The Chimneys is home to one of Frederick Law Olmsted Jr.’s finest surviving Italianate gardens. On a 1902 commission by Boston financier and philanthropist Gardiner Martin Lane and his wife, Emma, Olmsted designed the garden as a series of distinct rooms, forming sequential terraces in an architectural response to the downward sloping topography. The Water Terrace is positioned high on the oceanside bluff and features a rose-covered pergola, an ocean view shelter, and a stunning, 2800 square foot, five-pool water garden inspired by the sixteenth-century Villa Lante in Viterbo, Italy. From this elevation, a series of granite steps descends through the garden’s other rooms: a shady Overlook Terrace, a Lavender Terrace, a white-themed Tea Terrace, a substantial Vegetable Garden, a Crabapple Allée and, finally, a semi-enclosed Rose Garden.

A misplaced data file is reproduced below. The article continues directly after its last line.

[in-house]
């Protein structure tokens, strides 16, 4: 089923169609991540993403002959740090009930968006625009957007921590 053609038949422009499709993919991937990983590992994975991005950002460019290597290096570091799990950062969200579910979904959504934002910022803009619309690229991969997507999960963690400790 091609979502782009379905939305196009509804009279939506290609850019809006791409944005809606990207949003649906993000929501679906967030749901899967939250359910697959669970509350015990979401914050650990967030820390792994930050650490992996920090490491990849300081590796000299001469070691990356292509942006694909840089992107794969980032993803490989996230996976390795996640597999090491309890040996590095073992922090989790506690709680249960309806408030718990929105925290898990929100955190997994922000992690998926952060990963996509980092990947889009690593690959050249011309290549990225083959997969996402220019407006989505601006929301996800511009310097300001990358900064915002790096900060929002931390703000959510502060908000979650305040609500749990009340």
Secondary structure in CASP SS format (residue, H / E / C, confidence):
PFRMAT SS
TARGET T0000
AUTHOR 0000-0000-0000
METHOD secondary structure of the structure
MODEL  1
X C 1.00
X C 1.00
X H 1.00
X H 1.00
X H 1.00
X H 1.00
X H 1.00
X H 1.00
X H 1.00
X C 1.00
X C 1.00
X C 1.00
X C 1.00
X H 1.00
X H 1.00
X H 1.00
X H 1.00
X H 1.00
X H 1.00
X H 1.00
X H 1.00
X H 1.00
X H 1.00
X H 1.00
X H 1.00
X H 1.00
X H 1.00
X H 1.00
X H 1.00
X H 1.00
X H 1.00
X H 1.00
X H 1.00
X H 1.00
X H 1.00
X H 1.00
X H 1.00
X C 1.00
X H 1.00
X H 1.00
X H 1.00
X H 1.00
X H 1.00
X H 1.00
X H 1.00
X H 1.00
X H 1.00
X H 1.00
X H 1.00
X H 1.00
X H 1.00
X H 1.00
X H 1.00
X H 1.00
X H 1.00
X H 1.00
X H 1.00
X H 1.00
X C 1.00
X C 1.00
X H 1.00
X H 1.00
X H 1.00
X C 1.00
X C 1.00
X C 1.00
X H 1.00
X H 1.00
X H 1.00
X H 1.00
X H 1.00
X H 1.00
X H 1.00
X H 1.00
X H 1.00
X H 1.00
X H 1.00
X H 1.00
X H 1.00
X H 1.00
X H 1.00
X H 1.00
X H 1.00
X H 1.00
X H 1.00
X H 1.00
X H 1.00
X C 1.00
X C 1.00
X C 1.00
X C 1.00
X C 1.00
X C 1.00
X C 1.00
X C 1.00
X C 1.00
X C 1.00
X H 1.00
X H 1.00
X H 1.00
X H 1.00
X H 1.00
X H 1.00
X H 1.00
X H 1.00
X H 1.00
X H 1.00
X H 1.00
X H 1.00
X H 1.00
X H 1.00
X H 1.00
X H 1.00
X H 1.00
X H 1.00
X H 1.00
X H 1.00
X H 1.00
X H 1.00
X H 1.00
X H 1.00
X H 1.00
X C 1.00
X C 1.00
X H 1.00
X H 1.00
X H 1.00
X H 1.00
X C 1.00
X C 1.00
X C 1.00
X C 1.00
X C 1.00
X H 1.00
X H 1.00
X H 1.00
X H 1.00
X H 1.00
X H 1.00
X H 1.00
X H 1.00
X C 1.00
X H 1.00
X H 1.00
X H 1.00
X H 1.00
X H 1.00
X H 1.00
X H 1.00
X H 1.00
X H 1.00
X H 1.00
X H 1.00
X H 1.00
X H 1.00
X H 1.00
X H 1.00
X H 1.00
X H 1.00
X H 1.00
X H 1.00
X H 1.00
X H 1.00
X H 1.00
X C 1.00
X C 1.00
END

In its prime (1906 – 1935), the Lane garden was featured in Louise Shelton’s Beautiful Gardens in America, the November 1907 issue of American Homes and Gardens, and numerous horticultural tours. By 1991, when Nola Anderson and her husband, Jim Mullen, purchased The Chimneys, the garden was in ruins, having not been maintained for nearly forty years. The garden’s renewal became Ms. Anderson’s three-decade, hands-on personal passion as she rebuilt, restored, and recreated the garden, honoring the original Olmsted intent while completing the design with historic and contemporary plantings that pleased her evolving personal taste. The renewed gardens are, once again, the centerpiece of The Chimneys estate and a vibrant extension of a family home.